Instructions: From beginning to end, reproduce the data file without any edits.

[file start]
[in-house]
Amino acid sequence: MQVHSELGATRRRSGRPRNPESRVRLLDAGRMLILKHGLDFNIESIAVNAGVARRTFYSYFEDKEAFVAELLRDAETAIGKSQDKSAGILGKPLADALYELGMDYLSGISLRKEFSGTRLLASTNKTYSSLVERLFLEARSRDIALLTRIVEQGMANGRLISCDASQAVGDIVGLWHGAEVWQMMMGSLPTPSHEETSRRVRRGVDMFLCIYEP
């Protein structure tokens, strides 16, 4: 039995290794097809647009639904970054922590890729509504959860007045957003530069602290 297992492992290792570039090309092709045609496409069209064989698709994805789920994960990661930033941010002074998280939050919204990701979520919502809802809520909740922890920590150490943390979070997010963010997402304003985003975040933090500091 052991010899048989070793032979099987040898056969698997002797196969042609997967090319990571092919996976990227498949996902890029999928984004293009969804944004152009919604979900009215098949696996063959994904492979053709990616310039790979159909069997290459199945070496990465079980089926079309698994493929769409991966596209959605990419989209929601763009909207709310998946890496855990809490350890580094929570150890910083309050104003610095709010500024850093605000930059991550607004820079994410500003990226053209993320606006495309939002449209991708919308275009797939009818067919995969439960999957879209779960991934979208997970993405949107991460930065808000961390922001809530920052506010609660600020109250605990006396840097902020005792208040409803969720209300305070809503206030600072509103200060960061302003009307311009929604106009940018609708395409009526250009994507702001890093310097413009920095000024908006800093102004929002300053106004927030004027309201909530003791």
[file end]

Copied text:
[in-house]
Amino acid sequence: MQVHSELGATRRRSGRPRNPESRVRLLDAGRMLILKHGLDFNIESIAVNAGVARRTFYSYFEDKEAFVAELLRDAETAIGKSQDKSAGILGKPLADALYELGMDYLSGISLRKEFSGTRLLASTNKTYSSLVERLFLEARSRDIALLTRIVEQGMANGRLISCDASQAVGDIVGLWHGAEVWQMMMGSLPTPSHEETSRRVRRGVDMFLCIYEP
């Protein structure tokens, strides 16, 4: 039995290794097809647009639904970054922590890729509504959860007045957003530069602290 297992492992290792570039090309092709045609496409069209064989698709994805789920994960990661930033941010002074998280939050919204990701979520919502809802809520909740922890920590150490943390979070997010963010997402304003985003975040933090500091 052991010899048989070793032979099987040898056969698997002797196969042609997967090319990571092919996976990227498949996902890029999928984004293009969804944004152009919604979900009215098949696996063959994904492979053709990616310039790979159909069997290459199945070496990465079980089926079309698994493929769409991966596209959605990419989209929601763009909207709310998946890496855990809490350890580094929570150890910083309050104003610095709010500024850093605000930059991550607004820079994410500003990226053209993320606006495309939002449209991708919308275009797939009818067919995969439960999957879209779960991934979208997970993405949107991460930065808000961390922001809530920052506010609660600020109250605990006396840097902020005792208040409803969720209300305070809503206030600072509103200060960061302003009307311009929604106009940018609708395409009526250009994507702001890093310097413009920095000024908006800093102004929002300053106004927030004027309201909530003791």